Robert Palmer was a colorful music critic for The New York Times who authored one of the seminal books about the Delta blues, Deep Blues. He was also, it turns out, a lousy father who abandoned his daughter, Augusta, when she was about one month old. “His life was music,” Augusta reasons in her highly personal documentary that grapples with her father’s legacy. “That didn’t always include me.” And so the director went on her father’s trail, meeting with his string of ex-wives, his mother and artists he’d covered in print. In some of the film’s sharpest passages, Palmer’s work is revisited with animation.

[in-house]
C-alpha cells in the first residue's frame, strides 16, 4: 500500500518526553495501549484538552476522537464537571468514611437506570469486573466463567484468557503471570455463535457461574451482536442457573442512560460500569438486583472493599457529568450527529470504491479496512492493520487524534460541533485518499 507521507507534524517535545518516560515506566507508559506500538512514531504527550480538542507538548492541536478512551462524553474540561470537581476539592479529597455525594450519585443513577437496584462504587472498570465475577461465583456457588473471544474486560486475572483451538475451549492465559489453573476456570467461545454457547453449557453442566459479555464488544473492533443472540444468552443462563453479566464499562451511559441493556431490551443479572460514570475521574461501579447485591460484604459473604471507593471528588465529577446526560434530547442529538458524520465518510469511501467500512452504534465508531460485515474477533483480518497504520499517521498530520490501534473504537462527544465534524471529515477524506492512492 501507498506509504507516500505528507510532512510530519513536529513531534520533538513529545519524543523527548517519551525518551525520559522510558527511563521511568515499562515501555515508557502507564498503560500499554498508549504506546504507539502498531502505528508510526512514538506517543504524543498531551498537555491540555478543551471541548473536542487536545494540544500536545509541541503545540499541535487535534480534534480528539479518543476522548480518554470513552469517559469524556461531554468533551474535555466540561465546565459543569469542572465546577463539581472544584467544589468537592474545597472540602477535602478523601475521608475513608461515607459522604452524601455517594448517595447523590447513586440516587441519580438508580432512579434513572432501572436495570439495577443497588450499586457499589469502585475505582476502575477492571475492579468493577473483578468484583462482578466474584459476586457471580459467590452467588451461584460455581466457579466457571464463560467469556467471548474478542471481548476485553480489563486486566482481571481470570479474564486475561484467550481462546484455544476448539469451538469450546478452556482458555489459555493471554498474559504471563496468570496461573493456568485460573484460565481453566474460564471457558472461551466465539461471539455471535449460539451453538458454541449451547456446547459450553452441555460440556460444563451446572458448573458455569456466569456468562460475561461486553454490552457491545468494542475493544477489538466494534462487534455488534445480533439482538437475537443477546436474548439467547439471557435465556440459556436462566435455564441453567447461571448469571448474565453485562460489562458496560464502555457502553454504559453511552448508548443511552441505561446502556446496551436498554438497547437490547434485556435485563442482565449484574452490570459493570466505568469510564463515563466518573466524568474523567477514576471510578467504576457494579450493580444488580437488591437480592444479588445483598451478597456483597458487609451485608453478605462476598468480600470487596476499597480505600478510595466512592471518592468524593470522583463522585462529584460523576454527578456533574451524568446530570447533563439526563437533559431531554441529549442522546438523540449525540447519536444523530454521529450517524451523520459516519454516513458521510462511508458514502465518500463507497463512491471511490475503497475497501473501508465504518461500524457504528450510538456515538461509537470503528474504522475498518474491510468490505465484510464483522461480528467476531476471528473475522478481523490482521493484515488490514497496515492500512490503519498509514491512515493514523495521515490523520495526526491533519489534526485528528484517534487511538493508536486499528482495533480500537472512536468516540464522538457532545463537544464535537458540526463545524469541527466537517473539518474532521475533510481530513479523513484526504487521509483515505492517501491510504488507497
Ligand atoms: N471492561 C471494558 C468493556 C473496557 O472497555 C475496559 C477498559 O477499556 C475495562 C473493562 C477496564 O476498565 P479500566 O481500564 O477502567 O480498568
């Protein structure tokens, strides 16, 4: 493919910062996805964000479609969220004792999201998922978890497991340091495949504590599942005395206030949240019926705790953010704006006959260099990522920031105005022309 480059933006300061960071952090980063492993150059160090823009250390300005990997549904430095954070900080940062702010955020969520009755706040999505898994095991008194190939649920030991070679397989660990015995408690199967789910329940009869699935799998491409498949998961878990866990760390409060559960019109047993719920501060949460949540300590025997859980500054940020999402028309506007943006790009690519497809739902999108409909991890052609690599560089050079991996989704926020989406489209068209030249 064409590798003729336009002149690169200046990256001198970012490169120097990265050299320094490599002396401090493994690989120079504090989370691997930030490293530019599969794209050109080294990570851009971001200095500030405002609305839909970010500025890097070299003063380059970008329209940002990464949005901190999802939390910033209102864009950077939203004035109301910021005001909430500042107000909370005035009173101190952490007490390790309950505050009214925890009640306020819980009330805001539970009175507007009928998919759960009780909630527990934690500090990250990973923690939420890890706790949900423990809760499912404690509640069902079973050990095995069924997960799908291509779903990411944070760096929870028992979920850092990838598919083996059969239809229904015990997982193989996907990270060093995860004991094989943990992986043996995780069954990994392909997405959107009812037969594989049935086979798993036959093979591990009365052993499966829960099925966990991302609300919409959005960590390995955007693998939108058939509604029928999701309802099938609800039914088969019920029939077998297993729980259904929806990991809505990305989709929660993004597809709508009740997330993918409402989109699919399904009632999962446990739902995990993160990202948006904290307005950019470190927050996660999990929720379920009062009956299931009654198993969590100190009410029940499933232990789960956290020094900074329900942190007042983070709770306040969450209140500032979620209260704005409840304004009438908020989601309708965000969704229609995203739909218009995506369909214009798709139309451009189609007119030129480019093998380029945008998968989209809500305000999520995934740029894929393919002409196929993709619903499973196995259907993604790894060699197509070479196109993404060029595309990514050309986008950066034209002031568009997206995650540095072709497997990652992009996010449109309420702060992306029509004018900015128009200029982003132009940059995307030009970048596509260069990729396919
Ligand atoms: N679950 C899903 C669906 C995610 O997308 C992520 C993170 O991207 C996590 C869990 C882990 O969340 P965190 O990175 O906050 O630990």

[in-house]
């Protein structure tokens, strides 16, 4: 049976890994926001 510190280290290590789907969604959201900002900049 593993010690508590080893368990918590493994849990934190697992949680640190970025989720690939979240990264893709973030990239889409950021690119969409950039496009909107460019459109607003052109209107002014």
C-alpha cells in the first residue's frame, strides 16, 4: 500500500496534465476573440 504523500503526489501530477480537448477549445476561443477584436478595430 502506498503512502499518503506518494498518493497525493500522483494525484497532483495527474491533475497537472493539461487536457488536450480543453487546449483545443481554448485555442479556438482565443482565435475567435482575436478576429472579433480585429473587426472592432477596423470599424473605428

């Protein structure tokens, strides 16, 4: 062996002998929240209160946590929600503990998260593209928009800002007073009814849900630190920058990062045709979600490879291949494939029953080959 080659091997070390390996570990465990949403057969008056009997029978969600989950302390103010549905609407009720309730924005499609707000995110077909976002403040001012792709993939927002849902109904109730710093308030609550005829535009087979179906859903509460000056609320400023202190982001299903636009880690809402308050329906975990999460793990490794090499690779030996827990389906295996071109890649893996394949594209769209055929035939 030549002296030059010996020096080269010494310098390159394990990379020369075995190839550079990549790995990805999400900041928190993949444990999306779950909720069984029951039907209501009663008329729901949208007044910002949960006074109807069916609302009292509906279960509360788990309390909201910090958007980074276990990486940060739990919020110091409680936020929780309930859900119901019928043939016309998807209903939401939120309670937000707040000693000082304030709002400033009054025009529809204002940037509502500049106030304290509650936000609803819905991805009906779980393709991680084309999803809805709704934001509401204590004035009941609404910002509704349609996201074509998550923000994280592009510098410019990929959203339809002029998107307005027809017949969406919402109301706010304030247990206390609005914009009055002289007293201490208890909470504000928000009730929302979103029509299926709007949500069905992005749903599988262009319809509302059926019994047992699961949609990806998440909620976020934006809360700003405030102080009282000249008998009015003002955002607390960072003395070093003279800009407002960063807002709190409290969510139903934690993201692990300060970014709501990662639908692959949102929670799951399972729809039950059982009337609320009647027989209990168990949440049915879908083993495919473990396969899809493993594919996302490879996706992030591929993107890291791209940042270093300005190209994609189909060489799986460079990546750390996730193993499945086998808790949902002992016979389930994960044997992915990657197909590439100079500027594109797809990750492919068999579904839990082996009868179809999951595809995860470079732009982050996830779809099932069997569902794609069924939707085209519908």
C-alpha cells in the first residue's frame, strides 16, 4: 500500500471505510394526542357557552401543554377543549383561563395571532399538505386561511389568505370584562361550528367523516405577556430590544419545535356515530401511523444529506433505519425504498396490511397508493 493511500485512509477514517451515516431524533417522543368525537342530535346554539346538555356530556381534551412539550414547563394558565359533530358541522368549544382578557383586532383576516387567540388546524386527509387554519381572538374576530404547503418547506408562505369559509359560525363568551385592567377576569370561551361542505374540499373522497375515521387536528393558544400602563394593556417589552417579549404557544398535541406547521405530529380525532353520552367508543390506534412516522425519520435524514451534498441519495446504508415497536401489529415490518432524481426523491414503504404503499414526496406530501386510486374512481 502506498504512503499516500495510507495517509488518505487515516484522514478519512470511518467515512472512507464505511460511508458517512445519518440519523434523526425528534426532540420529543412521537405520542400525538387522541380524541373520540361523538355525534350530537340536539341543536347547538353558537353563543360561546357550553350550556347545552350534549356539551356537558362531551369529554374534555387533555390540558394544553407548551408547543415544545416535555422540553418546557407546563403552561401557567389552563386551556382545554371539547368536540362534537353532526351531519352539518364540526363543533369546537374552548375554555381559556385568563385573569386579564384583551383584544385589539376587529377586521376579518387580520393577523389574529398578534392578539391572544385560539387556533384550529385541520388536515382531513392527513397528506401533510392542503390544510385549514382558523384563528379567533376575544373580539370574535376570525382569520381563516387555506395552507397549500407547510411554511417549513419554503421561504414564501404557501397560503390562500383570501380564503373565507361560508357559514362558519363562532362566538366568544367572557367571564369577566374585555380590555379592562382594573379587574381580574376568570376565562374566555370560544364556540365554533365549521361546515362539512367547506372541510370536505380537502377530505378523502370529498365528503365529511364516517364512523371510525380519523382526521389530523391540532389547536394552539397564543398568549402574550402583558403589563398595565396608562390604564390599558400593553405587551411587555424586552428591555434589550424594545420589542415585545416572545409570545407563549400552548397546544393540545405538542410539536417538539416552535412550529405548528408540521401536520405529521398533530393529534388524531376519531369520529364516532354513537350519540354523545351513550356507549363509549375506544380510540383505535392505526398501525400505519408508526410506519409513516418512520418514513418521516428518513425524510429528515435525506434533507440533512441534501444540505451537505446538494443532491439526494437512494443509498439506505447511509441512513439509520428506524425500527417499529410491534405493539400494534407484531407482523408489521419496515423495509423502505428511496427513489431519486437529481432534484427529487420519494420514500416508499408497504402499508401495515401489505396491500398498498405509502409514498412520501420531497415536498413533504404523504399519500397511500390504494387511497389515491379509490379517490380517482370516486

The director’s search eventually brings her to Morocco, along with her infant daughter and one of her father’s ex-wives, where a spiritual Sufi clan plays what may prove to be the most annoying music on earth. The Master Musicians of Jajouka—the famed group behind those unstoppable whining reeds and a favored subject of Robert Palmer—have long been venerated by Western drug aficionados, most famously William Burroughs and Brian Jones. Like so many before her, Augusta Palmer treats her hosts with overstated reverence, which is a shame: Somewhere in this scenario lies a very funny, very strange indie comedy.